In Politics & Business

NEW HAMPSHIRE: Democrats won the final special elections of the year to capture vacant state House seats, but Republicans will finish the year with their narrow majority intact. Once new members are sworn in, the House will be divided between 201 Republicans, 195 Democrats and two independents who used to be Democrats. Two more seats will remain vacant. (Boston Globe)

DELAWARE: Former Secretary of Natural Resources and Environmental Control Collin O’Mara (D) formally filed papers to run for governor. He’ll face Lt. Gov. Bethany Hall-Long (D) and New Castle County Executive Matt Meyer (D) in the race. (Delaware Public Media)

KENTUCKY: The state House approved legislation to ask voters whether to add a school choice amendment to the state constitution. The measure now goes to the Senate, where Republicans control a supermajority. (Associated Press)

PEOPLE: Former Washington House Speaker Frank Chopp (D) will not seek re-election this year, after 30 years in the legislature. Chopp served as speaker for 17 years, the longest stretch in Washington history. (Washington State Standard)

By The Numbers

About 1,000: The growth of San Francisco’s population over the last year, the first time in years the city’s numbers have gone up instead of down. San Francisco County lost about 60,000 residents during the pandemic. (Pluribus News)

38,000 megawatts: The expected growth in peak demand on America’s electric grid in the next five years, the equivalent of adding another California to the nation. Researchers say the rise of data centers, battery and solar factories and electric cars are behind the surge. (New York Times)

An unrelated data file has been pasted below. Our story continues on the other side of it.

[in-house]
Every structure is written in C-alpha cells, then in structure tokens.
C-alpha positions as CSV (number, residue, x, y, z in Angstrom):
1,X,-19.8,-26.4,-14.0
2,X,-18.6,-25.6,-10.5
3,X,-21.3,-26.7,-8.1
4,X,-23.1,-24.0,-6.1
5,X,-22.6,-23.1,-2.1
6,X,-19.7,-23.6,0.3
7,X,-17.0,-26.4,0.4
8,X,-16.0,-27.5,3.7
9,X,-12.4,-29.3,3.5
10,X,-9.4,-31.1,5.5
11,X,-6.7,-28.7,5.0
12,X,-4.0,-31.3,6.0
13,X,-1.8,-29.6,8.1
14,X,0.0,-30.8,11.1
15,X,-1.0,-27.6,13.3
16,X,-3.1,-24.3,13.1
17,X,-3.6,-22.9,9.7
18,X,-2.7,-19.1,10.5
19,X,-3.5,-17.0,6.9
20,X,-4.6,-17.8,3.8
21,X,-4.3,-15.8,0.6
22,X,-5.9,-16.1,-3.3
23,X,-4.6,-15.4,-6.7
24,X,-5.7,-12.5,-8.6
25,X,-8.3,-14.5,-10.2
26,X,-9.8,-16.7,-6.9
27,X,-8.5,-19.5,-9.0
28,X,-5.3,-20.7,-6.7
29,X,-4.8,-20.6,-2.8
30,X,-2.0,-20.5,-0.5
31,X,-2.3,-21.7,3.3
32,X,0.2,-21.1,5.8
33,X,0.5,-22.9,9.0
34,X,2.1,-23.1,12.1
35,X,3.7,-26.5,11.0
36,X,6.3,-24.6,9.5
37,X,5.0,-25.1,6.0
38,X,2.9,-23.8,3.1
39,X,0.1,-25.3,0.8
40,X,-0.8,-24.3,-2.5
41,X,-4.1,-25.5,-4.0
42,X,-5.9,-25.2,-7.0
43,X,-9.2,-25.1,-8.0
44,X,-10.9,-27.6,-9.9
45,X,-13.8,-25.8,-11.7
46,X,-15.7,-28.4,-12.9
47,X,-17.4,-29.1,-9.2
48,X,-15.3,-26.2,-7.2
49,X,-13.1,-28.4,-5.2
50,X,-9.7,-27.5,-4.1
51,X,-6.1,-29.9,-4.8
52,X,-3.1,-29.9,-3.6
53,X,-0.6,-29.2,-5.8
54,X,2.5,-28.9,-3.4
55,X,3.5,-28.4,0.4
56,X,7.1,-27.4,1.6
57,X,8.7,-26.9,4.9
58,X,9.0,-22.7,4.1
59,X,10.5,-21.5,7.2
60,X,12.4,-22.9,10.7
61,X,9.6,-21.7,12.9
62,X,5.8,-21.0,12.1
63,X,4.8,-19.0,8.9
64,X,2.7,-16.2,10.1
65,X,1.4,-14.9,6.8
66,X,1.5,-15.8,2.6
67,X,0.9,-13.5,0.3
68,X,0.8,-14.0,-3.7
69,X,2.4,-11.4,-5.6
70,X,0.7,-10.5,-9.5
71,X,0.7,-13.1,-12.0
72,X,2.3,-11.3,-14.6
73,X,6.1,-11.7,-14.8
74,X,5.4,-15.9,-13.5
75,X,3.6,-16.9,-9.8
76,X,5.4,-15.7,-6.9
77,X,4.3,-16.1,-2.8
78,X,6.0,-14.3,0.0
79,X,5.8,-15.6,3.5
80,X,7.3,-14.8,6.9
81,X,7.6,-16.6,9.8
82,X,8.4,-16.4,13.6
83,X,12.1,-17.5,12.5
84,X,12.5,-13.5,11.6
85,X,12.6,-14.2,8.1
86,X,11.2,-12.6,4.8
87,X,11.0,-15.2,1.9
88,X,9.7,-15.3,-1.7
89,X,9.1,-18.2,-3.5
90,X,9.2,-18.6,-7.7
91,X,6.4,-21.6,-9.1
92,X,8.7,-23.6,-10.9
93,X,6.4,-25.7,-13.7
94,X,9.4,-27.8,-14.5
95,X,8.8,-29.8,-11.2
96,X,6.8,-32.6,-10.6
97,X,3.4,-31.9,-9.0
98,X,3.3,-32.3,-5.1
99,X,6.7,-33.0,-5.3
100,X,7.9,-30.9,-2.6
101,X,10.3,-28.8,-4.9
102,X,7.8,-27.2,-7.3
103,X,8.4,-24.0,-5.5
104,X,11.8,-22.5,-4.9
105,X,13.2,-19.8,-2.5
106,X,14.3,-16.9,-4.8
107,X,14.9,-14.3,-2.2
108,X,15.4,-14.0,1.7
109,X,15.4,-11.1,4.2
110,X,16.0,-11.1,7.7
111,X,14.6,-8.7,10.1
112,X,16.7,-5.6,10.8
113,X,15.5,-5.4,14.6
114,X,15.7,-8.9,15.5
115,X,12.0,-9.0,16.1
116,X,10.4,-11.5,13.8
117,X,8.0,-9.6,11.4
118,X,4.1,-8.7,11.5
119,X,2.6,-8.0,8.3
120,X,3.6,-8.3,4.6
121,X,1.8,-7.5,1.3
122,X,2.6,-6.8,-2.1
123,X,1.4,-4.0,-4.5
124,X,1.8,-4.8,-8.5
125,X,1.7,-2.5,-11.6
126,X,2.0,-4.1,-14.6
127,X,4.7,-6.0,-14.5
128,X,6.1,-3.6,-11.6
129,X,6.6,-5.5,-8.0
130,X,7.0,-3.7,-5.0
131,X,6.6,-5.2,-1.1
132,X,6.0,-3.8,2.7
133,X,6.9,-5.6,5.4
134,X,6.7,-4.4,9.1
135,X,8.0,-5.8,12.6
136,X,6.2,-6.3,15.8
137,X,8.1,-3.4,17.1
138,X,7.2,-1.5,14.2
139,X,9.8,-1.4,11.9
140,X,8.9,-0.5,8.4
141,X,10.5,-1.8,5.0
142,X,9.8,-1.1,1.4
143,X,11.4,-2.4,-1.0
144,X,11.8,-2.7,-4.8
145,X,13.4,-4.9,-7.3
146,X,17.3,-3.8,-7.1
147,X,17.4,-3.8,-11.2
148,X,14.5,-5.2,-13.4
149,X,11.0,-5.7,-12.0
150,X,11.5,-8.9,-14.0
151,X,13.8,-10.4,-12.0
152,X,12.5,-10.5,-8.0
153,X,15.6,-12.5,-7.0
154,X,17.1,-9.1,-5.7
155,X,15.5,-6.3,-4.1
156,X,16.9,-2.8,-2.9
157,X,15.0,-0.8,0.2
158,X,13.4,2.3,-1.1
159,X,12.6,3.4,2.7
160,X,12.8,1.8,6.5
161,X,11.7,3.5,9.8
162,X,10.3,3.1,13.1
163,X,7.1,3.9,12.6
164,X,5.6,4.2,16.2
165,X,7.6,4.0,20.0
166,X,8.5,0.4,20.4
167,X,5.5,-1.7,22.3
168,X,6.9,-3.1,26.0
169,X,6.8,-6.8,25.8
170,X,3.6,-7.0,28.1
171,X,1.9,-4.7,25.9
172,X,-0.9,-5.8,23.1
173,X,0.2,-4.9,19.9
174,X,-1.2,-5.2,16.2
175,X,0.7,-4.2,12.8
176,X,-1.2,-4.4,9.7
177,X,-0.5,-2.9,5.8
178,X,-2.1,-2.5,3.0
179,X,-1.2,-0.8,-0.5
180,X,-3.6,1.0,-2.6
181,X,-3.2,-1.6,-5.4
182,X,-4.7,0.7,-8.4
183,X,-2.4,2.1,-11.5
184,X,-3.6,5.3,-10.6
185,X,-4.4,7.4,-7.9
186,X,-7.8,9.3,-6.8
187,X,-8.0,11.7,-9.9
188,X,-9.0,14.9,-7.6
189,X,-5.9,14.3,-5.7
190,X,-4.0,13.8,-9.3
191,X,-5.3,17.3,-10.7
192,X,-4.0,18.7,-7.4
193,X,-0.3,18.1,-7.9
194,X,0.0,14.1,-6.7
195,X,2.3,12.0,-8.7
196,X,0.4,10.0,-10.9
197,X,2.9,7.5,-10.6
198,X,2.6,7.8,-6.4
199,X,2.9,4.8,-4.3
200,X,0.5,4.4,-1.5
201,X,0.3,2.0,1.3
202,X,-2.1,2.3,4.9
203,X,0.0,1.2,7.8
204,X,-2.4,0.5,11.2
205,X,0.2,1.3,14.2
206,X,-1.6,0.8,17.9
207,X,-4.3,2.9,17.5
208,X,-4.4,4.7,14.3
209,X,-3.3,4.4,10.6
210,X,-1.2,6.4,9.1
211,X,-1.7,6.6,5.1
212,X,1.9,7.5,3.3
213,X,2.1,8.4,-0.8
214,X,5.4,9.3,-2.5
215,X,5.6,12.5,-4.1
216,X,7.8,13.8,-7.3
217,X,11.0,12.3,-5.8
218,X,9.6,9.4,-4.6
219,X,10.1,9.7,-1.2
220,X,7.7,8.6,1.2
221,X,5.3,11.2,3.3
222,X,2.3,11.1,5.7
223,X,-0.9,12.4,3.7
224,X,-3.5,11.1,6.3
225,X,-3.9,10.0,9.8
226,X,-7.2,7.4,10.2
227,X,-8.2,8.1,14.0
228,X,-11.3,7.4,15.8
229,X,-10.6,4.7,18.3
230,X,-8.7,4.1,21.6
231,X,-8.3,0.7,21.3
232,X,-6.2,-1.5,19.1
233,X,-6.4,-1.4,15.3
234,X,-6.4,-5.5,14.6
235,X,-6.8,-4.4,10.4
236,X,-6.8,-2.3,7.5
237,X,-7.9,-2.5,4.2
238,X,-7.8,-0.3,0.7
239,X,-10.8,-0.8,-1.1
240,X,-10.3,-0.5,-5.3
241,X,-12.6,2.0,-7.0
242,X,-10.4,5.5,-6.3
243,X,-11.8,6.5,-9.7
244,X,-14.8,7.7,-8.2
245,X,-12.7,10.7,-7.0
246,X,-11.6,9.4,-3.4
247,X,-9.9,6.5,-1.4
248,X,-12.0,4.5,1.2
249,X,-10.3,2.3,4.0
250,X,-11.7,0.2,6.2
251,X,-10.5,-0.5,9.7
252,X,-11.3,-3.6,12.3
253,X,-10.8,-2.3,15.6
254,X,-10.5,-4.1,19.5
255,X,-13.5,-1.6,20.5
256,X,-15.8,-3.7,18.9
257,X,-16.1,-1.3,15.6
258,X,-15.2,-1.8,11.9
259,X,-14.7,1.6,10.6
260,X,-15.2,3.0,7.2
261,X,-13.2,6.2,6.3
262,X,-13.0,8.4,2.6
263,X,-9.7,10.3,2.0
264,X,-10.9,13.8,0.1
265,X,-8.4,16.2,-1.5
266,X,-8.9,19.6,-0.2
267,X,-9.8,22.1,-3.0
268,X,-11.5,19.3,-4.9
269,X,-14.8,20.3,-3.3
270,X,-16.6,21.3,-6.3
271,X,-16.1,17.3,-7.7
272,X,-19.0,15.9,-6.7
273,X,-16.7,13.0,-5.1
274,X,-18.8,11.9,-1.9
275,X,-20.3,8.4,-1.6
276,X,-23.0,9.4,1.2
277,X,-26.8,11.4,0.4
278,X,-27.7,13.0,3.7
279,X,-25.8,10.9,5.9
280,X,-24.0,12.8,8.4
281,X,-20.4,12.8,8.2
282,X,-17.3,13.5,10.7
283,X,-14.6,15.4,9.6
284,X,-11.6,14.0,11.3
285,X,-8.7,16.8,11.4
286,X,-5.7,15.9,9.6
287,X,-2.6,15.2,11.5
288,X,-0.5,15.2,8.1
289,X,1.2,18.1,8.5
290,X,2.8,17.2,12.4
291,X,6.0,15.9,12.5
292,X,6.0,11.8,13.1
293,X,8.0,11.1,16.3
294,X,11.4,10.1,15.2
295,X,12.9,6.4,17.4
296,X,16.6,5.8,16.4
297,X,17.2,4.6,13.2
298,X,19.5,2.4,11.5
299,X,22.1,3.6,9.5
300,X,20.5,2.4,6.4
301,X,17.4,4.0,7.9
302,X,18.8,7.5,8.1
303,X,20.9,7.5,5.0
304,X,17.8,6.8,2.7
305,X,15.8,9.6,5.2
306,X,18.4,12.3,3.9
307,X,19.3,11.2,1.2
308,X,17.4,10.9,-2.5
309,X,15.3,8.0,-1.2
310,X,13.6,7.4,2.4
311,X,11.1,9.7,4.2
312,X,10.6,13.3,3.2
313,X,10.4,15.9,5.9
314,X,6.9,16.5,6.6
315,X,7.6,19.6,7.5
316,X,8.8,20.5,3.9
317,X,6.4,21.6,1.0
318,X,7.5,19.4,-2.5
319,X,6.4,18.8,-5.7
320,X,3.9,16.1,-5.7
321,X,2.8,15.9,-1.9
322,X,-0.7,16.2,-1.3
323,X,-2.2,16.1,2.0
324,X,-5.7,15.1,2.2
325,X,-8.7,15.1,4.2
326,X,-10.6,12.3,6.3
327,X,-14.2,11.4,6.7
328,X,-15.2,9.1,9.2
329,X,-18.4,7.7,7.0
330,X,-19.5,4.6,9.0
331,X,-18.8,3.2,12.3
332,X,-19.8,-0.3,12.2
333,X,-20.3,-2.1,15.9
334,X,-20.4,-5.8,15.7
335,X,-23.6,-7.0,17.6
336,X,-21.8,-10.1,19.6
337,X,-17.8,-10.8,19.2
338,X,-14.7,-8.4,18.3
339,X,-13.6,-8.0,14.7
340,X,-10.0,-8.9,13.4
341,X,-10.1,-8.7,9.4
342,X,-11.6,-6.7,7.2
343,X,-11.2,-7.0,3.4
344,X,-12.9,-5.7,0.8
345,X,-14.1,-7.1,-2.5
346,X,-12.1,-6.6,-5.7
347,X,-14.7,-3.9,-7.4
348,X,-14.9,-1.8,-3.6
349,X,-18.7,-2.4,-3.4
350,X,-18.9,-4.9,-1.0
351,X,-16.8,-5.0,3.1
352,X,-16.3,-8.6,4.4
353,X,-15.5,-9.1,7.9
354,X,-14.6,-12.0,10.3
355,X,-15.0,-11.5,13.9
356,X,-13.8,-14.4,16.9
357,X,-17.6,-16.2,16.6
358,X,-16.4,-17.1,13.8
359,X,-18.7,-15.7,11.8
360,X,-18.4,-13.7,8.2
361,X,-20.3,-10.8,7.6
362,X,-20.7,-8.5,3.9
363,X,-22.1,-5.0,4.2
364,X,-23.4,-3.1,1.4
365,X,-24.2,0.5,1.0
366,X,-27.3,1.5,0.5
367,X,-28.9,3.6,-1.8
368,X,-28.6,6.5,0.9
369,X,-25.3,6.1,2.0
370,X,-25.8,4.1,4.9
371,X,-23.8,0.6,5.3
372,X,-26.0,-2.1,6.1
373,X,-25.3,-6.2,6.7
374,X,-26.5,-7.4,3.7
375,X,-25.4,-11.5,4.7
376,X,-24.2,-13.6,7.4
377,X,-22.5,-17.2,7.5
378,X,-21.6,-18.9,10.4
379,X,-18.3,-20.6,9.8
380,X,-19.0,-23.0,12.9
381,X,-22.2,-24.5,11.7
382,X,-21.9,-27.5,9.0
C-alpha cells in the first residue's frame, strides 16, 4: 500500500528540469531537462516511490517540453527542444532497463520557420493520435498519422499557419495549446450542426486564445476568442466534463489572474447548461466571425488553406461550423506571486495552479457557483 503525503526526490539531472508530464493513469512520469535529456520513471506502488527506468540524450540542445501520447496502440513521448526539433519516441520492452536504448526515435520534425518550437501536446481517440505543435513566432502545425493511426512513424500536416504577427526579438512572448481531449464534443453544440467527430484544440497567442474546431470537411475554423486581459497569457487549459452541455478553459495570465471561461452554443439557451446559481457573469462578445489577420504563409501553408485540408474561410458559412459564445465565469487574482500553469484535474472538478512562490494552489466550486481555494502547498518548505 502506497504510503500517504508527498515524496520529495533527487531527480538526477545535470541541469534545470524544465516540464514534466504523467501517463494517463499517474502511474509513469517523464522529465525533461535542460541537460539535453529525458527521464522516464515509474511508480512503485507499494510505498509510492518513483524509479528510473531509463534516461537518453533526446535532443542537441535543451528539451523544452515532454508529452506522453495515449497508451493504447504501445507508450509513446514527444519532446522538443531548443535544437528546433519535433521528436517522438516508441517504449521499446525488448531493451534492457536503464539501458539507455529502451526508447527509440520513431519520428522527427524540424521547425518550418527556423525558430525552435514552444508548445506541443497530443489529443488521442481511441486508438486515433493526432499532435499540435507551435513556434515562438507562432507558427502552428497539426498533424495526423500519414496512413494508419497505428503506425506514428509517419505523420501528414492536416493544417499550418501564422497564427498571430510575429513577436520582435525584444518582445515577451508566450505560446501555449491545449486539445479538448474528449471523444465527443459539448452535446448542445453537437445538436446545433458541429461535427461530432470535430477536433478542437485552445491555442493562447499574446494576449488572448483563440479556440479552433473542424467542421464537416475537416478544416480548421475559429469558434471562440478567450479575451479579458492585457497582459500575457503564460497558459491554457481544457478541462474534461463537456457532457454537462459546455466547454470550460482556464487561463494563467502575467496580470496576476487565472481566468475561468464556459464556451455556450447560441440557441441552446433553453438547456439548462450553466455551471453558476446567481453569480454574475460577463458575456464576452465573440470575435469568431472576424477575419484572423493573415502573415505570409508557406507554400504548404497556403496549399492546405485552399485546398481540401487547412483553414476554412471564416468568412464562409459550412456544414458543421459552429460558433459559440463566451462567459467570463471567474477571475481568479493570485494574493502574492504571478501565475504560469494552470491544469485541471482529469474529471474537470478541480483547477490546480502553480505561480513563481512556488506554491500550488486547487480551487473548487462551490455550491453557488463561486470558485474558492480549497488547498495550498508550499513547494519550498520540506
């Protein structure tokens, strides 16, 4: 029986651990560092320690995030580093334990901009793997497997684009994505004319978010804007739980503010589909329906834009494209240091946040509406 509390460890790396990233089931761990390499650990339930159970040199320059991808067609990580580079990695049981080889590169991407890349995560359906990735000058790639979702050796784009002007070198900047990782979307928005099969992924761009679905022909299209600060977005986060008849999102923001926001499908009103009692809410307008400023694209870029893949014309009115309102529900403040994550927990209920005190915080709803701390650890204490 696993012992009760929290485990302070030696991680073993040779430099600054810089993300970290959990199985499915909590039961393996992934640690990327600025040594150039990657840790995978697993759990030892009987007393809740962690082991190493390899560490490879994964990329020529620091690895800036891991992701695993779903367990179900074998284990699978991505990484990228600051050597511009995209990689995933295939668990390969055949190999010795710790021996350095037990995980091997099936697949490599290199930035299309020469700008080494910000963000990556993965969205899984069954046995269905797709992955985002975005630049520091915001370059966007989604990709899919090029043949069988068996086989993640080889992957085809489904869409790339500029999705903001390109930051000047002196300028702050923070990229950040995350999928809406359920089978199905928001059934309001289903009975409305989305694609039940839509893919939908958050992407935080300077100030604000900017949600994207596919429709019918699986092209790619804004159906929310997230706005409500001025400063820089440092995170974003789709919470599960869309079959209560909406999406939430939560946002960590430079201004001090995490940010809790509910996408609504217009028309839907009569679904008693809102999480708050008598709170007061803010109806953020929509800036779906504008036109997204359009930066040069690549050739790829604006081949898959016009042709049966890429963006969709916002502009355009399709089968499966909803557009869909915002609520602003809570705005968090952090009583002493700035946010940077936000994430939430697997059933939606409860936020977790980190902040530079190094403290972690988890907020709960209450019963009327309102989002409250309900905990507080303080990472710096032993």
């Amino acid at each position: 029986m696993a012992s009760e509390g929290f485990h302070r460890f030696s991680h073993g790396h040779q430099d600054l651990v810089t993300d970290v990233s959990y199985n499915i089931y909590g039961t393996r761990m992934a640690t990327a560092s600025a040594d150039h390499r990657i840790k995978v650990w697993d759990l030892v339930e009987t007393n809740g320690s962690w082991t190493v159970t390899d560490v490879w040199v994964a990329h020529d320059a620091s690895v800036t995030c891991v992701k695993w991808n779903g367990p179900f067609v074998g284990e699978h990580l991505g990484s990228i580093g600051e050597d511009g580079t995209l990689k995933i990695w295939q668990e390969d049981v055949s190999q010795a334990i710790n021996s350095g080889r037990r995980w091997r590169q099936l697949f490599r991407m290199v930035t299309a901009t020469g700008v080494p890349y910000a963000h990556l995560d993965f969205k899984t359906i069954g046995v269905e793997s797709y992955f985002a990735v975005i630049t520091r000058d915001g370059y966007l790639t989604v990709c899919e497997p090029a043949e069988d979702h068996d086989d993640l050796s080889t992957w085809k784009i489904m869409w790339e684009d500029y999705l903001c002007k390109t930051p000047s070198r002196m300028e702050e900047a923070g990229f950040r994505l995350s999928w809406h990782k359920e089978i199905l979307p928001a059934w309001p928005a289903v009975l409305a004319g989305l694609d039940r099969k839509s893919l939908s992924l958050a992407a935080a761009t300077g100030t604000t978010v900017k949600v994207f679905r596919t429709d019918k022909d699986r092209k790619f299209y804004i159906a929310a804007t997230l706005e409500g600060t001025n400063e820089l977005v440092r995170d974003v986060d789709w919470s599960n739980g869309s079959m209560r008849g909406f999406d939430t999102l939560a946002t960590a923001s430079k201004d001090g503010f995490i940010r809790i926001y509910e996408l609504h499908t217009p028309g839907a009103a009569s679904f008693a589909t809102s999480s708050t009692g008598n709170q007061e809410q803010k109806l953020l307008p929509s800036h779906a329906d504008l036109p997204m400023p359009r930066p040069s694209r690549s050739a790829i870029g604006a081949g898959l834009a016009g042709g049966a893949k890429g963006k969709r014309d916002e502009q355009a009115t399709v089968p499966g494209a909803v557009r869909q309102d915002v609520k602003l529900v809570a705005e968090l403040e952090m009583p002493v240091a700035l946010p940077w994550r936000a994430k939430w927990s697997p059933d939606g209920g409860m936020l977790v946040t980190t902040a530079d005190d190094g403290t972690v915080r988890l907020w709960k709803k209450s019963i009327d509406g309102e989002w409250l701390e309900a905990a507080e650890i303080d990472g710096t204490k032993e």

150 mph: The speed of wind gusts recorded on New Hampshire’s Mount Washington, the most powerful gusts of the year. (Boston Globe)

90%: The share of Americans who say they are concerned that regulations on the tech industry could hand China a lasting tech advantage, according to a poll sponsored by the American Edge Project, a group backed by Facebook parent company Meta. 

Off The Wall

The race for a seat on the Tinton Falls, N.J., school board came down to a single vote, in which Sophia Lent leads Eileen Dowling 14-13. Lent’s win is a landslide by local standards — the two candidates tied in a race last year, with 11 votes each. A whopping 96% of registered voters sat out the election. (New Jersey Globe)

The California Highway Patrol had to call in an expert to deal with a problem that grounded one of their helicopters — a beekeeper. The beekeeper removed a group of about 10,000 bees, almost three full pounds, and relocated them to an empty hive about 15 miles south. The helicopter’s pilots had to give the whirly bird a thorough cleaning to remove any excess pheromones from the queen, to make sure no new bees latched on. (Los Angeles Times)

Quote of the Day

“We’re both huge Jason Kelce fans.”

Pennsylvania Sen. Amanda Cappelletti (D), who plans to introduce a resolution along with Sen. Jimmy Dillon (D) to dub June 2 “Jason Kelce Day,” in honor of the retiring Philadelphia Eagles center. They picked the date, June 2, to reference Kelce’s number 62 jersey. But there are concerns that Senate Republican leaders — who hail from Steelers country — might block the resolution. (Harrisburg Patriot-News)